52,129.0 nT ±152 nT

Calibration Data

That's what we expect to see. What do we actually get?

In the 22.1 minutes that we had the flight computer collecting data in our calibration run we recoreded 1,079,342 data points from the IMU.

Looking over time at the x, y, z values of the magnetometer and the mangitue compared to the NOAA predicted field we see it vary a lot.

This is because we have a couple of problems. One is that the effective center of our magnetometer values are pushed off to one side. And the other is that the values are skewed (or "stretched") off to one side as well. This is somewhat easier to see in 3D:


The two parts of the correction are called "Hard Iron" (fixed center offset) and "Soft Iron" (streched sphere) corrections.

Hard Iron

This is the simpler of the two, one can essentially find the midrange value of across the entire calibration dataset and subtract that offset to move the '0' point back to center.

Soft Iron

Finding the soft iron correction is a bit trickier because we want to fit an matching elongated ellipsoid to the data, and then once we have an approximation for that ellipsoid apply stretch to the data to undo the elongation and get it back to a sphere. Luckily an algorithm for this has been worked out. For a detailed breakdown see

After doing fitting we end up with both a correction matrix and an offset vector. This is both the soft iron and hard iron correction.

To invert the stretch we multiply a vector representing each magnetometer reading (a 'sample', $\vec s$) by the correction matrix (after subtracting the center offset).

$$ \vec s_\textrm{corrected} = \mathbf{A} \cdot (\vec s - \vec b) $$


When we solve for $\mathbf{A}$ on the calibration data we get the matrix:

$$ \textbf{A} = \left[\begin{array}{ccc} 0.870368 & -0.128543 & -0.283684 \\ -0.128543 & 1.510386 & -0.046543 \\ -0.283684 & -0.046543 & 1.440805 \end{array}\right] $$

And a hard iron offset vector:

$$ \vec b = \left[ \begin{array}{ccc} -12.019415 & -3.209783 & -1.939041 \end{array}\right] $$


If we want to apply this correction we can make a convienient function to call on all our samples:

import numpy as np

MAG_CORRECTION_A = np.array((
    ( 0.870367858077, -0.128543320363, -0.283683583608),
    (-0.128543320363,  1.510386103995, -0.046543028701),
    (-0.283683583608, -0.046543028701,  1.440804950101),

MAG_CORRECTION_b = np.array((-12.019414737824, -3.209782771540, -1.939040882716))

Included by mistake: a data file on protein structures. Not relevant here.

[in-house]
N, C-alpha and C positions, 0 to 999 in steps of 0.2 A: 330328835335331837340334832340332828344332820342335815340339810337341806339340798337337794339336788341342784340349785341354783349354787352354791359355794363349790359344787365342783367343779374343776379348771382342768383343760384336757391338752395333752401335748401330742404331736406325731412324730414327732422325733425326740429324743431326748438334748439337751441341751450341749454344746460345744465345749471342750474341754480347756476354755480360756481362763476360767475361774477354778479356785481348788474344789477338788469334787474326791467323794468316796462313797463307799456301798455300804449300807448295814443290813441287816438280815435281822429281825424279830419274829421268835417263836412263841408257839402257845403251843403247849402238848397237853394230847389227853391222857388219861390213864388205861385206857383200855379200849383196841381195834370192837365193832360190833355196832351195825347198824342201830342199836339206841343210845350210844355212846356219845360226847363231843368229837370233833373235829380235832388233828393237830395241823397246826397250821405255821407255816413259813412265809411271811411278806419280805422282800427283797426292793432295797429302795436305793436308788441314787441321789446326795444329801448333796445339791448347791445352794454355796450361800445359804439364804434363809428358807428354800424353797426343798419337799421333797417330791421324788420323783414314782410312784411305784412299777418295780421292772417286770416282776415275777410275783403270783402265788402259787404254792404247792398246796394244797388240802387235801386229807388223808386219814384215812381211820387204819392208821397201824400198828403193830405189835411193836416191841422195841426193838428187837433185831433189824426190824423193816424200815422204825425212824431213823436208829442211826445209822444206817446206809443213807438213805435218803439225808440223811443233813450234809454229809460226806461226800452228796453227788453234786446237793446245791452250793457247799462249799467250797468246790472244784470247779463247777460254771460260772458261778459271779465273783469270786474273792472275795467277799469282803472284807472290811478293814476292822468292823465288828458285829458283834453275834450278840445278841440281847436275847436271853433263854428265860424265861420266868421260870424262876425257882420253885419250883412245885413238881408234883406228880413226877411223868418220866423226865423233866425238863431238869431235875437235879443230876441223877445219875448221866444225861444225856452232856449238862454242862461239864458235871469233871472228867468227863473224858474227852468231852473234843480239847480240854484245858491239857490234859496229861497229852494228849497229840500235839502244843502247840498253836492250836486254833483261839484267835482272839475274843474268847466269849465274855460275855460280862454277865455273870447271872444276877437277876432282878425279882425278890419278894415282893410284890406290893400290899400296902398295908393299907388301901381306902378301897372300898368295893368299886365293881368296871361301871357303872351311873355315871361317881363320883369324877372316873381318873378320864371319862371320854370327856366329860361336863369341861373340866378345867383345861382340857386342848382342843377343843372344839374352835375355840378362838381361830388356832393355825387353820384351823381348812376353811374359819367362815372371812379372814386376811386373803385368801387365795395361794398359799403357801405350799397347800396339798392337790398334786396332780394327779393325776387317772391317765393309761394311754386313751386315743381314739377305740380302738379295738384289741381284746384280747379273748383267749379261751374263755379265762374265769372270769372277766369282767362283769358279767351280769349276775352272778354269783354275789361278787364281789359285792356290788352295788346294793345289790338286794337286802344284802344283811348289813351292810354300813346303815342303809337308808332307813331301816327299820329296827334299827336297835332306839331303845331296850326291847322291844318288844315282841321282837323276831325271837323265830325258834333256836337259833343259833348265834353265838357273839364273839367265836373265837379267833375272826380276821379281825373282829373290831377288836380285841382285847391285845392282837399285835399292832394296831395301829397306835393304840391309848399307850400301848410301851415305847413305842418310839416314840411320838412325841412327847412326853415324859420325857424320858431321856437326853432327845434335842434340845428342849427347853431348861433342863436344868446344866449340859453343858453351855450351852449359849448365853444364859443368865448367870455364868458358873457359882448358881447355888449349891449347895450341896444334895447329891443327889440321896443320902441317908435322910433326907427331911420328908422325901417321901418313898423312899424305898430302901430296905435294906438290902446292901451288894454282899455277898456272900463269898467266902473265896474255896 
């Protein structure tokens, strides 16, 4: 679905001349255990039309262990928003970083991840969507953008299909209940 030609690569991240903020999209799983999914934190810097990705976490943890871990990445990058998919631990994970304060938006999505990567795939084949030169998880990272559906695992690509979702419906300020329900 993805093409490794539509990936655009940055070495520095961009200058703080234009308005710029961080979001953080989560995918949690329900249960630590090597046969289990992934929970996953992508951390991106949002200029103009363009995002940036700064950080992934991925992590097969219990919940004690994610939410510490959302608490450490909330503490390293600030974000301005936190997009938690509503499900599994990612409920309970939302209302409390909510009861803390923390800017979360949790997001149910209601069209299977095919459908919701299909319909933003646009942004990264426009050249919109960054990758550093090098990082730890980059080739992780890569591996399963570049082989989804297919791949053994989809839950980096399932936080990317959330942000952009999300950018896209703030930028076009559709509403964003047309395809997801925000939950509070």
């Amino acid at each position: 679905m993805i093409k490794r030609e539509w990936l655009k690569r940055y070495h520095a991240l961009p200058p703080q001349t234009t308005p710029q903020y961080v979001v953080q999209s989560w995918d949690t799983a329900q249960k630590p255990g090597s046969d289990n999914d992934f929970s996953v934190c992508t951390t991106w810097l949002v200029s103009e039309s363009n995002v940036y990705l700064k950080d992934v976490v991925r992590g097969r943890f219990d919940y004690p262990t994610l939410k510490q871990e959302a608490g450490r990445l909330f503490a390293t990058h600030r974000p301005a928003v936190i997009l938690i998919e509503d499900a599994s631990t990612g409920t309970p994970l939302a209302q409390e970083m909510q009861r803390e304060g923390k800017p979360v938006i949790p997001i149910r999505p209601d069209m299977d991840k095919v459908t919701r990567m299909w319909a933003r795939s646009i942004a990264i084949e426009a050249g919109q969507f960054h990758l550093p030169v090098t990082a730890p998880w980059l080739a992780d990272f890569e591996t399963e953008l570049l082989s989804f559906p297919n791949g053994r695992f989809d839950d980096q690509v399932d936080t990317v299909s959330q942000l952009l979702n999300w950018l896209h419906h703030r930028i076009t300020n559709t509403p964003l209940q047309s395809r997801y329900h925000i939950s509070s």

def apply_mag_correction(sample):
    """Take a sample and correct for hard and soft iron effects
    based on calibration run before Launch 12.
    :param sample: Vector (np.array) (x,y,z) instantaintous magnetometer reading
    :returns: vector (x,y,z) corrected magnetometer reading
    return, sample + MAG_CORRECTION_b)

Apply Calibration

After we apply the calibration fix above, do we get a better result?

Yes! Quite a bit better. Notice how the magnitue of the vector now stays very close to constant and is very close to the NOAA estimate!

Again in 3D we can see a much closer to spherical data:

Applying to Flight Data

We can now take our calibration matrix and apply it to real flight data! Here is a 3D look at the Launch-12 raw (uncalibrated) magnetometer data from liftoff to apogee:

The rocket spins during flight, and we see the magnetic field measurement spiral around the plots. We also see the familiar stretch and offset that we saw in the calibration data.

Calibrated Flight Data

So now lets calibrate the flight data!

And it looks like the calibration did a reasonable job. The values now come very close to landing on the nominal Earth field sphere. The XY view is still off a little bit but it might just be that we had some bias in the calibration run. It's still a huge improvement to the original dataset and it now usable in IMU reconstructions of the flight of the rocket.

This post is written as a jupyter notebook and all its code and data can be viewed as a stand-alone own project here: